by Eli Kavon
The ninth day of the Hebrew month of Av–which begins this year on the evening of July 15–is an annual day of mourning for the destruction of the two Temples in Jerusalem by the enemies of the Jews in ancient times. Today, the focus of Jewish mourning on the Ninth of Av has broadened to include the Holocaust. The destruction of the Shoah, unique and unprecedented in Jewish history, should transform the Jewish understanding of the Ninth of Av–but it has not done so. Should the terrible events of 70 years ago be included in the traditional rubric of martyrdom of the Ninth of Av? I dare to propose that the Holocaust remembrance of Yom Hashoah must be elevated to the status of a religious commemoration separate from that of the Ninth of Av. I propose this based on the theology of defiance of one of the great rabbis of the Warsaw Ghetto–Menachem Ziemba.
Mordecai Anielewicz led the desperate revolt against the Nazis in the Warsaw Ghetto in April 1943. The young men and women who resisted the SS chose to die fighting rather than face mass murder in the death camp of Treblinka. They fought to preserve their honor as Jews.
Yet, Jewish resistance in the Warsaw Ghetto did not only manifest itself in the taking up of arms against the Nazi enemy. The Holocaust was not only a war against the Jews: it was a war against Judaism. By gathering in clandestine synagogues and houses of study, religious Jews defied the Nazis. This form of spiritual resistance has been forgotten. Few Jews survived to tell its story.
Hillel Seidman, a member of the Warsaw ghetto’s Jewish Council, was one of the few spiritual resisters to survive the Nazi onslaught. In his secret diary written after the mass deportation of Jews from Warsaw to Treblinka in the terrible summer of 1942, Seidman tells the story of Rabbi Menachem Ziemba. Ziemba was one of the last rabbis to survive in the Warsaw Ghetto up until the April 1943 rebellion. His heroism in the face of Nazi mass murder has not yet been acknowledged. Born in 1883 to a poor Hasidic family, Ziemba struggled to make a living. In 1935, as an important figure in the Agudas Yisroel organization in Poland, he came to prominence as a member of the Warsaw rabbinical council. Ziemba’s spirit inspired the Jews of the ghetto to fight the Nazis.
In a meeting of the Warsaw Jewish leadership in January 1943, Rabbi Ziemba declared that the traditional martyrdom in the face of persecution—the sanctification of God’s name by killing oneself rather than betraying the Jewish faith—was no longer a viable response. He argued that “sanctification of the Divine Name” must manifest itself in resistance to the enemy. “In the present,” Ziemba told the ghetto leaders, “we are faced by an arch foe, whose unparalleled ruthlessness and total annihilation purposes know no bounds. Halakhah demands that we fight and resist to the very end with unequaled determination and valor for the sake of Sanctification of the Divine Name.”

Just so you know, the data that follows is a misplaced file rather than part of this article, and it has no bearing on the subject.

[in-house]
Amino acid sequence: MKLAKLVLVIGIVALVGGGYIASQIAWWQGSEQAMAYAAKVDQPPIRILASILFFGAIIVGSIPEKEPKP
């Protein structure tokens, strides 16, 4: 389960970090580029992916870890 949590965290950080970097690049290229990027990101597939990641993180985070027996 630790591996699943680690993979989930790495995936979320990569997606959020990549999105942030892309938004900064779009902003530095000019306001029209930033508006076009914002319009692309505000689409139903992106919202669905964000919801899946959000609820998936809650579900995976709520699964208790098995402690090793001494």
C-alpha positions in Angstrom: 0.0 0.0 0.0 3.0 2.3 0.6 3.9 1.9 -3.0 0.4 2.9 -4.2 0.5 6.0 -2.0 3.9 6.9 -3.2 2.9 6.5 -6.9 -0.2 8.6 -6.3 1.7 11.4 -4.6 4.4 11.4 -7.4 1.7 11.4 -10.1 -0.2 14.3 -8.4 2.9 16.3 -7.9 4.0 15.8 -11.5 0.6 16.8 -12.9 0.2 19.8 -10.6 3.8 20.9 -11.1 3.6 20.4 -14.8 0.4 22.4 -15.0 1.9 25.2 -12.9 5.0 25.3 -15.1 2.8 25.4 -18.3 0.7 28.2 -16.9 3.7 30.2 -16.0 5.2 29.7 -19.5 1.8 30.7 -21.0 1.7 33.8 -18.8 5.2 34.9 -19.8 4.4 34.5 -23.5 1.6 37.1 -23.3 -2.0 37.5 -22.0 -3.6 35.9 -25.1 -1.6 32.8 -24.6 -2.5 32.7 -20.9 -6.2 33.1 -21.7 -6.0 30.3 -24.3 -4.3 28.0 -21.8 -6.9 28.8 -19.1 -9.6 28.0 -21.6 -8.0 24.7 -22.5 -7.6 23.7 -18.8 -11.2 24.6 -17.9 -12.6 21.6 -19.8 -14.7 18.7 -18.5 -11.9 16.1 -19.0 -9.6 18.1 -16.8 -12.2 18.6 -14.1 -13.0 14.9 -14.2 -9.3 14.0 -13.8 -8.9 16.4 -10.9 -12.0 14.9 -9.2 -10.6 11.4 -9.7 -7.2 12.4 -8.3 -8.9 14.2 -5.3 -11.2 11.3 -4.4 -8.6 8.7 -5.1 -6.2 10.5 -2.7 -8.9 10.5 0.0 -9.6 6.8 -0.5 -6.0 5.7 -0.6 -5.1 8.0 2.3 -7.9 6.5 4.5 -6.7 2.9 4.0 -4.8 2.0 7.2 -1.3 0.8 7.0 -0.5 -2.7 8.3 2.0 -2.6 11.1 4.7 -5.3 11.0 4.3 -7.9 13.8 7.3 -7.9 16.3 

Ziemba recalibrated the contours of Jewish law in the face of the terrifying reality of the Shoah. The rabbi cited halakhah to respond to a totally new situation in the history of the Jewish people. His understanding of the Jewish law in the case of martyrdom was molded by the terrible world of death and suffering around him. The tradition of martyrdom—the theology of the Ninth of Av commemoration—was an inadequate response in the face of genocide. God demanded a new response. Ziemba cited halakhah to radically transform the nature of Jewish response to persecution. For Ziemba, all actions that were performed had to be based on Jewish law. Years of starvation and disease in the ghetto did not blunt his dedication to Torah. The Polish underground gave Ziemba a chance to escape the ghetto before the revolt. He chose to remain with his people. He died as the ghetto went up in flames.
As we commemorate the persecutions of the past on this Ninth of Av, let us not forget Rabbi Ziemba. His theology of resistance recognized that the genocide of the Jewish people demanded a new halakhic mandate to resist the enemy until the end. This theology should inspire us today to never give up in the face of our foes. Today, the State of Israel faces the specter of a nuclear and belligerent Iran, a foe sworn to the Jewish State’s destruction. Menachem Ziemba understood that martyrdom could no longer be a viable response to enemies committed to the destruction of the Jewish people. In the world of ultra-Orthodox Judaism, Ziemba is solely remembered as a great Talmud scholar. Yet, the revolutionary response of the great rabbi of the Warsaw Ghetto must be confronted. Living in the hell of the ghetto, Rabbi Ziemba realized that the martyrdom idealized on the Ninth of Av was not the proper response that had been so much a part of Judaism for centuries. The legacy of Rabbi Ziemba forces us to question whether the Ninth of Av theology—grounded in ideals of martyrdom—should encompass the enormity and scope of the Holocaust. Menachem Ziemba, living and dying in the hell of the Warsaw ghetto, asked this question and answered it from the abyss. We should heed his daring call.
Eli Kavon is the rabbi of Beth Ami Congregation in Boca Raton, Florida. This is his tenth year on the faculty of the Lifelong Learning Institute of Nova Southeastern University in Davie, Florida.